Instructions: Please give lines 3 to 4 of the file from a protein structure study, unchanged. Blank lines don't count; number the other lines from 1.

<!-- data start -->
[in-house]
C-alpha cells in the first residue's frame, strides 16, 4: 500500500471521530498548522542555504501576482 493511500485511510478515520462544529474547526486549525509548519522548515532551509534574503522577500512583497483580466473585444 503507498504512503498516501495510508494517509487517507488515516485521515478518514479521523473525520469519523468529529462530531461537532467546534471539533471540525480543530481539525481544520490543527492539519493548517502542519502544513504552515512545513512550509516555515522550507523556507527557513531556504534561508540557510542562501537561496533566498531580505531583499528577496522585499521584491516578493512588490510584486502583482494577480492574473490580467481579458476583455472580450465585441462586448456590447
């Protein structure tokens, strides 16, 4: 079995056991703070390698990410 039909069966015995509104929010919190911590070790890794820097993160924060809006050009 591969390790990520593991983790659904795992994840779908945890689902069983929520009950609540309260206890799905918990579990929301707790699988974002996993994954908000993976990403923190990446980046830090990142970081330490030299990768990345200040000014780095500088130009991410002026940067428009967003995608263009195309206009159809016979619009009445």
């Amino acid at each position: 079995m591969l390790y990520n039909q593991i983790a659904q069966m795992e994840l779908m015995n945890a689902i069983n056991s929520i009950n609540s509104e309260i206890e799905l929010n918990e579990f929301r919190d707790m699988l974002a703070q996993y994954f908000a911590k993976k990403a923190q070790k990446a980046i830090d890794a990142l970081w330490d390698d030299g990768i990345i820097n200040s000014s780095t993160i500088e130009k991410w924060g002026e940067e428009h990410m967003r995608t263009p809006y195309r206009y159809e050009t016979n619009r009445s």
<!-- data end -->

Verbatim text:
């Protein structure tokens, strides 16, 4: 079995056991703070390698990410 039909069966015995509104929010919190911590070790890794820097993160924060809006050009 591969390790990520593991983790659904795992994840779908945890689902069983929520009950609540309260206890799905918990579990929301707790699988974002996993994954908000993976990403923190990446980046830090990142970081330490030299990768990345200040000014780095500088130009991410002026940067428009967003995608263009195309206009159809016979619009009445």
């Amino acid at each position: 079995m591969l390790y990520n039909q593991i983790a659904q069966m795992e994840l779908m015995n945890a689902i069983n056991s929520i009950n609540s509104e309260i206890e799905l929010n918990e579990f929301r919190d707790m699988l974002a703070q996993y994954f908000a911590k993976k990403a923190q070790k990446a980046i830090d890794a990142l970081w330490d390698d030299g990768i990345i820097n200040s000014s780095t993160i500088e130009k991410w924060g002026e940067e428009h990410m967003r995608t263009p809006y195309r206009y159809e050009t016979n619009r009445s």